Secret Invasion Episode 4 review: A damp squib

Cameron Frew
Samuel L. Jackson as Nick Fury in Secret Invasion Episode 4

Secret Invasion Episode 4 powers up heavy blows, but it doesn’t have the dramatic tact to actually pull them off; this is easily the weakest chapter so far.

Bitterness over its AI credits aside, Secret Invasion had a strong opening stretch of episodes. Its weak-sauce politicking doesn’t carry much weight, but it managed to convey the seriousness of the show’s threat: an invisible infiltration that sees chaos and division as fertile ground for an uprising.

The last episode, for our money, was its strongest yet; it tightened the suspense, planted exciting seeds, and took considerable swings, whether it’s the harsher violence or that final moment with Rhodey.

This felt like the closest thing we’ve had to a grown-up MCU show, until Episode 4, which buries its more impactful moments under mucky action and trite twists and turns; has the show already run out of steam? Spoilers to follow…

Secret Invasion Episode 4 begins with a resurrection

Remember when Maria Hill, one of the longest-standing, most reliable MCU characters, was killed by Gravik in the premiere? Not only was the death shocking, but it affirmed the show’s stakes: anyone can be anyone, and everyone can die – unless you’re G’iah, who conveniently turned herself into a Super-Skrull with the Extremis virus before she was shot in Episode 3.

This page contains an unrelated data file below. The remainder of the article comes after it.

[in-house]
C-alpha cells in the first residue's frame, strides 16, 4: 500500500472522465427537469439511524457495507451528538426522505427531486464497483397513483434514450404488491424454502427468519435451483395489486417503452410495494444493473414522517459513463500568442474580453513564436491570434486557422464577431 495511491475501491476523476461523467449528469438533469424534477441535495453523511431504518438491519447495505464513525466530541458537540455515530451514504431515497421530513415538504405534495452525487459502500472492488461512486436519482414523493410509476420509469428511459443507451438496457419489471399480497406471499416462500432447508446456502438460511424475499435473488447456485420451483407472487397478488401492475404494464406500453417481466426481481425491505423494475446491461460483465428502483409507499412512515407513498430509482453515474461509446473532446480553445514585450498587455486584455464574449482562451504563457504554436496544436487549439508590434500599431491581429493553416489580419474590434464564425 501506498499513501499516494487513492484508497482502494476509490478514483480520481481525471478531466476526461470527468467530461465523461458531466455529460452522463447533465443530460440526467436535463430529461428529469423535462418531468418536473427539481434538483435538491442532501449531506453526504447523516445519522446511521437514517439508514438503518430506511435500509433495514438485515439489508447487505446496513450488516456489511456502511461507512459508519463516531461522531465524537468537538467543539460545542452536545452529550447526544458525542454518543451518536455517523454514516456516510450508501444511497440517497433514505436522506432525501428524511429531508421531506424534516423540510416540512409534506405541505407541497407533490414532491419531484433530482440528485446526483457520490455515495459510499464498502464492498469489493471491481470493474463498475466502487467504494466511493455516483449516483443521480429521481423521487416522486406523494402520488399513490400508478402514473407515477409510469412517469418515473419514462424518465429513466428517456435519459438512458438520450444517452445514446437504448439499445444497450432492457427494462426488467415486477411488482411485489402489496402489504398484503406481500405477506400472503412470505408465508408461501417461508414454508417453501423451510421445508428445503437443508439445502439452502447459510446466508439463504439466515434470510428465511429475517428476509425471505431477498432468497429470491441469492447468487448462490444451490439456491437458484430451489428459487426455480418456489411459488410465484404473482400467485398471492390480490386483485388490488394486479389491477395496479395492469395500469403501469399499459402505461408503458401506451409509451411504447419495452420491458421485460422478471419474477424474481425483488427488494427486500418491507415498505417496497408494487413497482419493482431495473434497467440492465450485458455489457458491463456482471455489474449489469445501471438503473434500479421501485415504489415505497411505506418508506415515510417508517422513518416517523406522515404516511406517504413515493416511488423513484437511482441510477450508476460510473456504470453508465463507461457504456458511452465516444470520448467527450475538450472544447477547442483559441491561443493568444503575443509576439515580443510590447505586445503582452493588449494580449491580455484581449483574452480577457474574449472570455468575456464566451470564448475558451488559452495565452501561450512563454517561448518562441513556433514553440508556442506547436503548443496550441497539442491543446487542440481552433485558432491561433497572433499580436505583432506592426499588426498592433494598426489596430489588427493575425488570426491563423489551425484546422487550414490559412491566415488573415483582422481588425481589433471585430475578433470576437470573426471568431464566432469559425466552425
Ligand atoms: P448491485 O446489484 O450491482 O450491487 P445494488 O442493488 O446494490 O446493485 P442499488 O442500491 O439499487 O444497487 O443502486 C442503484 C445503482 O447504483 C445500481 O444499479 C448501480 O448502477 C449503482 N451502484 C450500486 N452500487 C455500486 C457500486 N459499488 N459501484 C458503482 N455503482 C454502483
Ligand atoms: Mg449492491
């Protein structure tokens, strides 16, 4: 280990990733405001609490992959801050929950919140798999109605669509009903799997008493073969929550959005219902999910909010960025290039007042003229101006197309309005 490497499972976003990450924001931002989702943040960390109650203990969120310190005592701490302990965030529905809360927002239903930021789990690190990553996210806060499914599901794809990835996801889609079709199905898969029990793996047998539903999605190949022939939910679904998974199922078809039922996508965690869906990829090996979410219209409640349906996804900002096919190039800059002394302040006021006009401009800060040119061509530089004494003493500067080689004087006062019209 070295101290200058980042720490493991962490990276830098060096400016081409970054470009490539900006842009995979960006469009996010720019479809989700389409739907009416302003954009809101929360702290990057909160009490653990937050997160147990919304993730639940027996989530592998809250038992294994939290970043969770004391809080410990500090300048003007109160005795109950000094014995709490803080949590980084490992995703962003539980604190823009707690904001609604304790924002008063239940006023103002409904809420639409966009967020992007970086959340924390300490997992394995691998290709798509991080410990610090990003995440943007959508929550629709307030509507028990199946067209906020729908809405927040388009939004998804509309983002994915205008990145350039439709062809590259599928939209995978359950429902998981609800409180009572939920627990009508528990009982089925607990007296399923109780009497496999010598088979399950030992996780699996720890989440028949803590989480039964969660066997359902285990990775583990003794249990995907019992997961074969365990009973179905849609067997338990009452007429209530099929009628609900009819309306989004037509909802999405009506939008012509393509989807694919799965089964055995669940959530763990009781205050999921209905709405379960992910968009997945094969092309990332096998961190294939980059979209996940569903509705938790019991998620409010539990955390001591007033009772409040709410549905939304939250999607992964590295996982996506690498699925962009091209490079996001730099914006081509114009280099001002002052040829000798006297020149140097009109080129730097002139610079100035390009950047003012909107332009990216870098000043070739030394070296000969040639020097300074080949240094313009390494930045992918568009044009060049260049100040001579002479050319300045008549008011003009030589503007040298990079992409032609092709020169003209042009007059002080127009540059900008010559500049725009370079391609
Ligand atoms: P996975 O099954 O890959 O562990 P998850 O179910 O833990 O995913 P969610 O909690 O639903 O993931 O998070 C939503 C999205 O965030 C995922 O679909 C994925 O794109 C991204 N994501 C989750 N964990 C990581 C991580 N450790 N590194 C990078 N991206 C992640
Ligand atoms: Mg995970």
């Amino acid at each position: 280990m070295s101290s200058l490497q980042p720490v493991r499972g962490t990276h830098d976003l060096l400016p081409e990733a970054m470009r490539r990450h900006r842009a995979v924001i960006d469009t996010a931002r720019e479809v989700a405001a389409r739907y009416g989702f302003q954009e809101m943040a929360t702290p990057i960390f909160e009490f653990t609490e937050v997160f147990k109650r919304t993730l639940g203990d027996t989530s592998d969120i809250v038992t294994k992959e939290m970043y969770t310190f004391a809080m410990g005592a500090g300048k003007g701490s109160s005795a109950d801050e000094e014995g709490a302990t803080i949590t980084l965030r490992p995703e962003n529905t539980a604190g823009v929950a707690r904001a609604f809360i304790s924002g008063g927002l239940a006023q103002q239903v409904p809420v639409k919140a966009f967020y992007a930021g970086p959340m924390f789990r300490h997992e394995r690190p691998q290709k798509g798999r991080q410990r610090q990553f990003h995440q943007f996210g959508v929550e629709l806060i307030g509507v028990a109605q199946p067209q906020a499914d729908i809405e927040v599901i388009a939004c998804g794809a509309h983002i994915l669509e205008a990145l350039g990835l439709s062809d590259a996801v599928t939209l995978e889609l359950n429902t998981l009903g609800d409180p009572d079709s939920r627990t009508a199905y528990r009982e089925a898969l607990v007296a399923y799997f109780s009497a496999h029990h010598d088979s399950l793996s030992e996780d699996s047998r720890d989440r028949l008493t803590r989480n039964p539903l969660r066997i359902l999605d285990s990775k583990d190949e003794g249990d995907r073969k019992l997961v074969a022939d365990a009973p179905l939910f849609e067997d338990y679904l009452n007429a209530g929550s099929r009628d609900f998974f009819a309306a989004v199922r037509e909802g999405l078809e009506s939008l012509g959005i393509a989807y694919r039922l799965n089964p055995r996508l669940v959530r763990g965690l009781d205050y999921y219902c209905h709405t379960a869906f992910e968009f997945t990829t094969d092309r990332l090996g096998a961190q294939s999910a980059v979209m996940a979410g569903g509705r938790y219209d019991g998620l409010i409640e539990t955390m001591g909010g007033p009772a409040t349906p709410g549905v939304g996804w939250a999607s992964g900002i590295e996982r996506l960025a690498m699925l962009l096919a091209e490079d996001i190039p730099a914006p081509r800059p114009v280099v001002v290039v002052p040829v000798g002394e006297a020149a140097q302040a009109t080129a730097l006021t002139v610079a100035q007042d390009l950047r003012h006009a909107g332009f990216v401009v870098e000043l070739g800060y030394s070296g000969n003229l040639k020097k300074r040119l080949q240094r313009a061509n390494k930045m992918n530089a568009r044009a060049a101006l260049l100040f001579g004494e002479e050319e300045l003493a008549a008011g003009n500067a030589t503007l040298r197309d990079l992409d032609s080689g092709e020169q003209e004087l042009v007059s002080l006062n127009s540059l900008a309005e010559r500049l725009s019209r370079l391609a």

Superpowers, frustratingly, already feel like a get-out-of-jail-free card; if there’s a chance that every Skrull we meet already has those sorts of abilities, why should we care about anything that happens to them? Even if they actually die, the impact of that moment will already have been diluted by the uncertainty – a point we’ll come back to later.

Priscilla and Nick Fury in Secret Invasion Episode 4

We cut to Paris in 2012, shortly after “Les Avengers” saved New York from Loki and the Chitauri fleet. Fury is rocking his classic eye patch and black trench coat, and he meets Priscilla in a quiet restaurant. She figured he had a role in assembling Earth’s mightiest heroes, because he understands that “home is worth fighting for and the weak are worth protecting” – a line with about as much subtlety as… the rest of the series.

Fury asks her to read her favorite poem from Raymond Carver, and she chooses ‘Late Fragment’, but asks him to say it aloud with her like it’s a conversation. “And did you get what you wanted from this life, even so?” he says. “I did,” she replies. “And what did you want?” he asks. “To call myself beloved, to feel myself beloved on the Earth,” she says.

Rhodey orders Priscilla to kill Fury